1877 - 1943
Oil on canvas
42 x 34 1/2 in. (106.7 x 87.6 cm)
Framed: 42 3/16 x 34 3/4 x 1 1/2 in. (107.2 x 88.3 x 3.8 cm)
The bright colors, flatness, and abstraction of Hartley’s German paintings placed him at the forefront of American Modernism. Stieglitz had introduced Hartley to the work of Pablo Picasso, whose fracturing of forms suggested a method to break with realism. However, the mystic spirituality of abstractions by Wassily Kandinsky—which Hartley encountered after moving to Germany in 1913—proved a greater influence. In Painting No. 3, shapes implying land, sun, and stars are depicted as powerful swirling vortices. By continuing the painting onto its frame, Hartley suggested that the exuberance of nature cannot be contained by his canvas. The flag–like patterning also refers to Hartley’s experience of German military pageantry before World War I.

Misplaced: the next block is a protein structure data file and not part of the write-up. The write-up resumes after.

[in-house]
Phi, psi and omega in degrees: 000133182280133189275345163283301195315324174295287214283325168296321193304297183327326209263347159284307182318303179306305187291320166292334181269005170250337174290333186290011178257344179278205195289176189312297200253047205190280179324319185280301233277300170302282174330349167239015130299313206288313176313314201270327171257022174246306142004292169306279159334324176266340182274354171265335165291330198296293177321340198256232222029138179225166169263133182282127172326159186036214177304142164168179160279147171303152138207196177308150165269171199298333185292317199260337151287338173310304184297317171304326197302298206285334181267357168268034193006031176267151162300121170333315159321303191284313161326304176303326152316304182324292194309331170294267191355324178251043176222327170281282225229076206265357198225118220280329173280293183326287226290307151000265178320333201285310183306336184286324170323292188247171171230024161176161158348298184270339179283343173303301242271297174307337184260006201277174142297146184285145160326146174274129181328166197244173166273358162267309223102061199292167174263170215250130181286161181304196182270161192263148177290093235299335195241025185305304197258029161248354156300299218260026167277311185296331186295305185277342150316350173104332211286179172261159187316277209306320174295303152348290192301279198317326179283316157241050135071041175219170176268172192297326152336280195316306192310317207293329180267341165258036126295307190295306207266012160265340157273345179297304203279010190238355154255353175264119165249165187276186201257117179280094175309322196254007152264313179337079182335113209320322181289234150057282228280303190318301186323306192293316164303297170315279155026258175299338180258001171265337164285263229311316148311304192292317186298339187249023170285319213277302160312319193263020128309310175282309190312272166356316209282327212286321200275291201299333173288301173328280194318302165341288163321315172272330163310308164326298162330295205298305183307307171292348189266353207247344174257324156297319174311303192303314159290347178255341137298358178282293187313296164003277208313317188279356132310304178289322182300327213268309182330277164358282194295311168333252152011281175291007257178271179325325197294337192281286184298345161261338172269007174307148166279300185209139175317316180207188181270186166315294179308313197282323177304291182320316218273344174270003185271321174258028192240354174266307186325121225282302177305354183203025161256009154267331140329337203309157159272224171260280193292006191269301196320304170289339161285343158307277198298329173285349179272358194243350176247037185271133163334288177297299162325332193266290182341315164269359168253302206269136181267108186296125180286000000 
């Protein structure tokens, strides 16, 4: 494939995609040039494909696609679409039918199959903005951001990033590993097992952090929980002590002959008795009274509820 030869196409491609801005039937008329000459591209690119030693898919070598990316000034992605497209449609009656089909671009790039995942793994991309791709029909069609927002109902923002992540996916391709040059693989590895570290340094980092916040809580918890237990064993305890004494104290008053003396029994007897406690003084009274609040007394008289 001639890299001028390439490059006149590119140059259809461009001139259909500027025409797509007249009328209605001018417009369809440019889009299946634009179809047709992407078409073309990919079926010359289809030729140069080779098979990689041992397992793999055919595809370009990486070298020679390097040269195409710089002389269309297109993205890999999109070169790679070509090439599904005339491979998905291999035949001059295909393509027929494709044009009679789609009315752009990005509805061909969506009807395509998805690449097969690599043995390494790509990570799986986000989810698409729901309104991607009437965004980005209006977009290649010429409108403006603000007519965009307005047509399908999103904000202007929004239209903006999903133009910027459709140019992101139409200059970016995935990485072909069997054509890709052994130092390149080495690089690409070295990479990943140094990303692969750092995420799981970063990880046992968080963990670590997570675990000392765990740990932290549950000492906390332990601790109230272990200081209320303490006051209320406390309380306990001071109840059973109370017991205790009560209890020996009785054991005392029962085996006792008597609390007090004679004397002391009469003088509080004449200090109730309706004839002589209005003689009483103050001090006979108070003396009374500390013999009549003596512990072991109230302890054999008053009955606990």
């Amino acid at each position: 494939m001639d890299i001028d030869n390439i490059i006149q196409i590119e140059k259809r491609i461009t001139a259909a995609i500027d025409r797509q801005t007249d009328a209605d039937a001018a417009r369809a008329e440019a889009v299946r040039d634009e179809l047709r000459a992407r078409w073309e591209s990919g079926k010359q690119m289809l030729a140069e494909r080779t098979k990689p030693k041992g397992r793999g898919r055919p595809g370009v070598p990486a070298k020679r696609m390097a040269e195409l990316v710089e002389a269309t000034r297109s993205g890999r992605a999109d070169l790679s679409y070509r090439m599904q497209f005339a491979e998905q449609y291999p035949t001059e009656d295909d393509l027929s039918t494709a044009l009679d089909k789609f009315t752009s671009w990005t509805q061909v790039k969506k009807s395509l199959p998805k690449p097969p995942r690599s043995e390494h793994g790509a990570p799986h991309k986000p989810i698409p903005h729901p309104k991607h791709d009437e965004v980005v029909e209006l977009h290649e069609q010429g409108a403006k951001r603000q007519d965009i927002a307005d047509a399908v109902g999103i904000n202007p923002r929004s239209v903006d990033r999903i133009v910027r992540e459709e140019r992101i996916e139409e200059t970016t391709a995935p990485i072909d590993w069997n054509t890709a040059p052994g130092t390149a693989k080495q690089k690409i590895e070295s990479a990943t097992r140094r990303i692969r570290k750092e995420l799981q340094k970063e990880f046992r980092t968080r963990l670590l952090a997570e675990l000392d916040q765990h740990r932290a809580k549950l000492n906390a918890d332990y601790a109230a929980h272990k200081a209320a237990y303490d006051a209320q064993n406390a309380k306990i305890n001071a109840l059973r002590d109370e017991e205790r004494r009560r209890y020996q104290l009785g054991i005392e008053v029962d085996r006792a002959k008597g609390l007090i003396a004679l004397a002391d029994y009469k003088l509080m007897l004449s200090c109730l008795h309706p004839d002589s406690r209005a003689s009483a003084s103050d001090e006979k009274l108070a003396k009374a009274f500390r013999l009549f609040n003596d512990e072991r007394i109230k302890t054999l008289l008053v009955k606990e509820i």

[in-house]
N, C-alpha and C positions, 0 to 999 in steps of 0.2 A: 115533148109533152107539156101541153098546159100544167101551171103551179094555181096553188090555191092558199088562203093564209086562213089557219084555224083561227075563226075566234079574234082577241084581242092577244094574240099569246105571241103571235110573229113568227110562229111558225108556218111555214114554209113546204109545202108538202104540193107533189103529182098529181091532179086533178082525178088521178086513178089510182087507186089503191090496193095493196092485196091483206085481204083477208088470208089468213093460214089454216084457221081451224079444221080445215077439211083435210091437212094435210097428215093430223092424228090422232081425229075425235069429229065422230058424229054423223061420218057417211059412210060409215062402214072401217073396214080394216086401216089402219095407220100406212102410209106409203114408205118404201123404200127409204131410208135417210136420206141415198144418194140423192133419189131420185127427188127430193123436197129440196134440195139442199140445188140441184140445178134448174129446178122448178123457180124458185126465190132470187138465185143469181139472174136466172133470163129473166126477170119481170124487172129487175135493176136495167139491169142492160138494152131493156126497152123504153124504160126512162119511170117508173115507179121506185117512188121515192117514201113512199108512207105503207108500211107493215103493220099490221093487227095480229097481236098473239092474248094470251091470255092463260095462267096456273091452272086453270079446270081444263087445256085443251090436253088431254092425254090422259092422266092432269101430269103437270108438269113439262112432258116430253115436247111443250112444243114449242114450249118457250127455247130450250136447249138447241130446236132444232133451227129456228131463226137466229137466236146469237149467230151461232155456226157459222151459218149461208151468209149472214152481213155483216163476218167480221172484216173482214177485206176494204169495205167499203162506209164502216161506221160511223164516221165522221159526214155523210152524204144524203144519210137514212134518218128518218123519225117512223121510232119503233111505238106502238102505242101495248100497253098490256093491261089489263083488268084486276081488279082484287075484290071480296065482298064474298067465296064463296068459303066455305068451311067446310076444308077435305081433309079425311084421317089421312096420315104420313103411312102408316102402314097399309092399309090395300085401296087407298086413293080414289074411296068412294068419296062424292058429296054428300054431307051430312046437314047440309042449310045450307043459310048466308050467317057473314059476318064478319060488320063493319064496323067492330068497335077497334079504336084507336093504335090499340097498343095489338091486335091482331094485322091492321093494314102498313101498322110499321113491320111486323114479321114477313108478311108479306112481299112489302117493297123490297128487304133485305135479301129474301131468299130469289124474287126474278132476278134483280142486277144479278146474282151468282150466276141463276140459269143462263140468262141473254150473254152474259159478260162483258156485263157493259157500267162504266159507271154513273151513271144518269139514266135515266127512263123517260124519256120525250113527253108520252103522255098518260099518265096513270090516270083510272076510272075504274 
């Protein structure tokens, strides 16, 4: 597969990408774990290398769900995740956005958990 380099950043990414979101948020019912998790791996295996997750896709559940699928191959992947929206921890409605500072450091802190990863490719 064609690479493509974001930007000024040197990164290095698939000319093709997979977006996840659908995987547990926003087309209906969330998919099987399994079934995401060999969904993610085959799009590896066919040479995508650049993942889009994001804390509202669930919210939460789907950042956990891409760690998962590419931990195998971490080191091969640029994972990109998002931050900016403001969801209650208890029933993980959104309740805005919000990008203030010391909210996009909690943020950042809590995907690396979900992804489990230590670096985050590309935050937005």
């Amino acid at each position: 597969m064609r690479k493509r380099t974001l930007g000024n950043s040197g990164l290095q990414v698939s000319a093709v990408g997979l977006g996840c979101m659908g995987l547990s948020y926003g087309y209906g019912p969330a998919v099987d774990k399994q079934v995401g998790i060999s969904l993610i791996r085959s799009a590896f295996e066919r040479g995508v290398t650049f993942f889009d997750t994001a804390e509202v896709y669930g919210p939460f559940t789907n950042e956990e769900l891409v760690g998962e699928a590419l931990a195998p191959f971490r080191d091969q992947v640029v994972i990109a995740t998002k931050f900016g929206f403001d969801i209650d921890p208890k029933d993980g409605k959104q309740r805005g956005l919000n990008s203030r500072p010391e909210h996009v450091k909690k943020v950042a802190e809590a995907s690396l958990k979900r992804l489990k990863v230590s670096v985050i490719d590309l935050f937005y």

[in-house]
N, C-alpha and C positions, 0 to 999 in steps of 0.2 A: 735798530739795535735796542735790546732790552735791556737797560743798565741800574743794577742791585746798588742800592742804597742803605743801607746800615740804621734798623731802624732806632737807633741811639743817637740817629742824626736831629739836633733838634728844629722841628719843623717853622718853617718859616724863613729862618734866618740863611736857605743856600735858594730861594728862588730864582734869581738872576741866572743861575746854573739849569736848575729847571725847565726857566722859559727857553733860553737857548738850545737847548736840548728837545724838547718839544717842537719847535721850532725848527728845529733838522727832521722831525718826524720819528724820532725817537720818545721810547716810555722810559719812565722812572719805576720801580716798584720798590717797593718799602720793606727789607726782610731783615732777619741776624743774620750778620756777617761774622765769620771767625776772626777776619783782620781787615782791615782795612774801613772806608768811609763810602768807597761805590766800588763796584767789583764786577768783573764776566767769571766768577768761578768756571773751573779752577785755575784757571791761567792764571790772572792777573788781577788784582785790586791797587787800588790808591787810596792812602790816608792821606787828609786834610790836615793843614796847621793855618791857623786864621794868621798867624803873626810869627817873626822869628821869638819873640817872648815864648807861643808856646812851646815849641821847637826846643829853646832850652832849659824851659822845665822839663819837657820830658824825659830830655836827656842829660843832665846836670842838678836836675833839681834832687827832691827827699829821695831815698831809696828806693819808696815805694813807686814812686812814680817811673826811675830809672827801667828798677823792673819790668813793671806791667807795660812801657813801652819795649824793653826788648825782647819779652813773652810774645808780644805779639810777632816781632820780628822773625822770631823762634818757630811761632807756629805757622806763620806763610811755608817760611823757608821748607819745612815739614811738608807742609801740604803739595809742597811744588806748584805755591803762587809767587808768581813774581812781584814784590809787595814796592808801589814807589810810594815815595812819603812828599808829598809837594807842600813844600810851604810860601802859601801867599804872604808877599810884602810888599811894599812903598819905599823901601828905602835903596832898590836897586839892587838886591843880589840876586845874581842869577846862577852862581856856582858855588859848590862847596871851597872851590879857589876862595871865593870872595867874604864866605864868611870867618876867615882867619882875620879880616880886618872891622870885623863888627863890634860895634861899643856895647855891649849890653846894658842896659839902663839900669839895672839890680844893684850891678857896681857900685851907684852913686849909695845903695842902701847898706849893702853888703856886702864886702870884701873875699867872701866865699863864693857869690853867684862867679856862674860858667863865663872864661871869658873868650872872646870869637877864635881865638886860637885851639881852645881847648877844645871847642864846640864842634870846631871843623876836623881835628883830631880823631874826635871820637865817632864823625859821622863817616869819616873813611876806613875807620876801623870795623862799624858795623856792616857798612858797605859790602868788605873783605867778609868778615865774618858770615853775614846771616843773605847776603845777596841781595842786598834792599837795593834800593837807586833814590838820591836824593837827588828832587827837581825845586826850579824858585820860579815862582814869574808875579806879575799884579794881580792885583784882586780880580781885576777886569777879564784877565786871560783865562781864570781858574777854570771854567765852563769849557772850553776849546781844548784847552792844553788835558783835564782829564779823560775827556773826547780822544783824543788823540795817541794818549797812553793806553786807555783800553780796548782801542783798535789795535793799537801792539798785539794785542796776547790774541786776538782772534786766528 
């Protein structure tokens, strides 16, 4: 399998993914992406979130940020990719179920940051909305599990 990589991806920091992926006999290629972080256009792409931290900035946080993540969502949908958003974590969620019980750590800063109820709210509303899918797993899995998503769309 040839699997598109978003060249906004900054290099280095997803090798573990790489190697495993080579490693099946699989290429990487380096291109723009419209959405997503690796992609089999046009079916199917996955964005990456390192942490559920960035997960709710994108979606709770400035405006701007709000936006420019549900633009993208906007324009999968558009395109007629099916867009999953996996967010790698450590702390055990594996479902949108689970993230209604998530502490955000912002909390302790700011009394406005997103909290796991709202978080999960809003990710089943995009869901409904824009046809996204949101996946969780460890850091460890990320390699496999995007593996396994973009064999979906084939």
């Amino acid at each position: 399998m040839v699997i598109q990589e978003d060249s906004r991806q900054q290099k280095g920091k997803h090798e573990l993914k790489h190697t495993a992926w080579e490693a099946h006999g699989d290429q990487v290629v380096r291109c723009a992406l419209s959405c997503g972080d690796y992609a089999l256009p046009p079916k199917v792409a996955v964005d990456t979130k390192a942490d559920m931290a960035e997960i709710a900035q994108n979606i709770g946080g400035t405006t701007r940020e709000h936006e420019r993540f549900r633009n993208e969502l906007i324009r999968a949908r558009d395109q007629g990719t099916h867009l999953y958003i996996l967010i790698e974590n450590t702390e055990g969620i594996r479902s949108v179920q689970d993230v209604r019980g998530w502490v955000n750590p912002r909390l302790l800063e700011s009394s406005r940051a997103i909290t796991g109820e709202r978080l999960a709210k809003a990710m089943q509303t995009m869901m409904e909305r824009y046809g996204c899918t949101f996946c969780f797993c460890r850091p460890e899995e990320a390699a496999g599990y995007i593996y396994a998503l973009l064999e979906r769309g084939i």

Stieglitz exhibited 40 of Hartley’s German abstractions at 291 in 1916. O’Keeffe compared them to a “brass band in a small closet,” because the bold paintings overwhelmed the modest rooms of the gallery.